When I first started my career in the late-1990s, I remember being really impressed by people who said they were “slammed”, “buried” or “completely maxed out”. “They must be so important,” I thought, as I chugged my third Diet Coke of the morning and tapped away on my PalmPilot. But now I know better, and you should, too.
Being busy is not a badge of honor.
Yes, the world moves much faster today, and yes, leaders have a lot to deal with. But managing it all is part of the job. I’ve had the opportunity to know some very successful people and, as busy as I know they all are, they rarely show it and they certainly don’t complain about it.
I’m not saying you won’t ever feel too busy; the trick is learning how to manage a very full schedule without losing your cool. Here are a few of my favorite busy-busting strategies, adapted from my latest book, Becoming the Boss: New Rules for the Next Generation of Leaders.
An Ounce of Planning is Worth a Pound of Work
This may sound counter-intuitive, but on your truly crazy days — when you have back-to-back meetings, a huge deadline, staff members knocking down your door, and five urgent fires to put out — the most important action you can take is to stop in your tracks and make a plan. Those dedicated minutes of triage will save you countless minutes or hours of wheel-spinning later.
Create an ‘Only I’ List
This tip is from millennial business owner Jess Lively. She uses this strategy herself and recommends it to her coaching clients: Write down on a piece of paper what you personally have to do for your business, your organization or your team to succeed. Delegate absolutely everything that is not on that list.
This will clarify your daily duties as the boss and also will help you avoid the common mistake of throwing all different kinds of work at your staff members whenever you feel overwhelmed. The more time you put into planning what you yourself need to do and what others need to accomplish, the more smoothly everyone’s work will flow — including your own.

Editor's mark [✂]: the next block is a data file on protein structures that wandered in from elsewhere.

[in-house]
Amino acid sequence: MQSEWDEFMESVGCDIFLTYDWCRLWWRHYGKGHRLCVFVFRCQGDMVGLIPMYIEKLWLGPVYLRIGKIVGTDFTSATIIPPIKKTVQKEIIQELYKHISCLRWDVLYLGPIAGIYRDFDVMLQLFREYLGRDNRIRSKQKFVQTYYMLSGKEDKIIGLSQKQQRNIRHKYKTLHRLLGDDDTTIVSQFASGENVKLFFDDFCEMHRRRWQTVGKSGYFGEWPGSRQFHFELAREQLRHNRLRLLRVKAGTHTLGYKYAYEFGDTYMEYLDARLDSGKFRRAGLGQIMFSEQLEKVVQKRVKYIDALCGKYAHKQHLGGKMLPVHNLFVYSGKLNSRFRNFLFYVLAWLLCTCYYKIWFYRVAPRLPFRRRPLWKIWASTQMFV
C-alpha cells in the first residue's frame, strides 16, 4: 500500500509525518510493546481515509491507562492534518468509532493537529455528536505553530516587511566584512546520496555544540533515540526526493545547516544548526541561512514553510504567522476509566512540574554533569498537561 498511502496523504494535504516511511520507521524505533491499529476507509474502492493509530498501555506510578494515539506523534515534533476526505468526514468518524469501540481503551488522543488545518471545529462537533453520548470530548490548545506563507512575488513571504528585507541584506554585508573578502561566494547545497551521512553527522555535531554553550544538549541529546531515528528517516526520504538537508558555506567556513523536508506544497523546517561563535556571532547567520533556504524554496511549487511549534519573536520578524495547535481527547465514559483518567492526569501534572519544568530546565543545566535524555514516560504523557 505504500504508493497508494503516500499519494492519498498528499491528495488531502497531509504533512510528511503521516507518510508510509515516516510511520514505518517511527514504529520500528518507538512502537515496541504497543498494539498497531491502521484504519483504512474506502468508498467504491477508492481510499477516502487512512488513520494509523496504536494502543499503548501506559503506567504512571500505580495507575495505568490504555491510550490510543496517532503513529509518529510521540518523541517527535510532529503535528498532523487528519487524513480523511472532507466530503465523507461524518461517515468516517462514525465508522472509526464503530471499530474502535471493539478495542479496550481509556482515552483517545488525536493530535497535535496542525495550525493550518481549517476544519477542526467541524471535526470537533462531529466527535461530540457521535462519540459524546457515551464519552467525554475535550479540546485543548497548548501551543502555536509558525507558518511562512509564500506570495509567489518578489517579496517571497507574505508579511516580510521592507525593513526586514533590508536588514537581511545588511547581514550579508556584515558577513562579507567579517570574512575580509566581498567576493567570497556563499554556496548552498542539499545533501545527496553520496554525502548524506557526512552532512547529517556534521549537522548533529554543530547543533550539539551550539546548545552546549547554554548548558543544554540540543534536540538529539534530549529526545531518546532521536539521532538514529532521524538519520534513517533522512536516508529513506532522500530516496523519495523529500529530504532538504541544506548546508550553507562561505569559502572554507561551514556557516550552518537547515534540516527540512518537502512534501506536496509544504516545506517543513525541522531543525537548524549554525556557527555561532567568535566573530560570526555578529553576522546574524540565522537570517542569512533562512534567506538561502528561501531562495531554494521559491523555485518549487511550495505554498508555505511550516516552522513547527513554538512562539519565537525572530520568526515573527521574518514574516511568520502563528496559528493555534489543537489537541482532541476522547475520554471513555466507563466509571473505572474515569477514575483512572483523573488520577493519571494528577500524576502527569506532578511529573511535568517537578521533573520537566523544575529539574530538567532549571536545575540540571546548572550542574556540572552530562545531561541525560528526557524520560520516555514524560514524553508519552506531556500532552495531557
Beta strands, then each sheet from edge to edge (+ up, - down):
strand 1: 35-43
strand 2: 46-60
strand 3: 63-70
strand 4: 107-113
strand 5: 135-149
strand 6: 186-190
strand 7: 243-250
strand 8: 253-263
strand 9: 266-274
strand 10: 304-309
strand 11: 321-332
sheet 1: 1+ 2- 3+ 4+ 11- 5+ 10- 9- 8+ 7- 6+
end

Don’t Apologize for How You Spend Your Time
An admirable attribute I’ve observed in many successful leaders is that they don’t feel the need to explain their schedules and their boundaries. Too many people give too much detail about where and how they spend their hours, which can harm their professional credibility. Or, they use “I’m too busy” as an excuse for everything, which runs the risk of making them appear unable to handle their role.
It is absolutely your right to schedule “me time” in your calendar so you can catch up on work, or think, or even take a nap. Simply say, “I’m not available at that time,” with no apology or excuse.
Buy Every Tool You Can Afford to Save Precious Time
I don’t like advising you to spend a lot of money, but I believe it’s always worth the expense to acquire any tool that will help you better manage the various elements of your life as a leader. Don’t cheap out and then become stressed because you don’t have a fast enough computer or access to the Internet when you need it.
If you work for someone else you can ask your employer to foot the bill by making a case that you need the best equipment to do the best job. If you are self-employed or run your own business, most of these items can be claimed as business expenses on your taxes.
No matter how you acquire these time- and energy-saving items, I recommend shelling out for:
- A lightning fast and totally reliable smartphone, tablet and/or laptop and the biggest data plan you can afford.
- An extra charger so your devices never die (Mophie makes my favorites).
- Paying for a day pass to an airline lounge during a long layover or flight delay so you are guaranteed a desk, a power outlet, and Wi-Fi (and, not for nothing, a free cocktail).
- Taking a cab or car service instead of driving to a far-away meeting or event so you can work while you ride.
- Buying the extra legroom and Wi-Fi on airplanes so you can get real work done while you fly.
In fact, I’m off to the airport as we speak, writing this post using my zippy laptop and personal hotspot while I charge everything in the back of a cab. Would some people describe me as busy right now? Maybe. But I prefer to think of myself as working hard, doing what I love.
p.s. Am I the only Gen Xer who kind of misses my PalmPilot?
For more advice on planning your time and becoming a successful leader, check out my latest book Becoming the Boss: New Rules for the Next Generation of Leaders.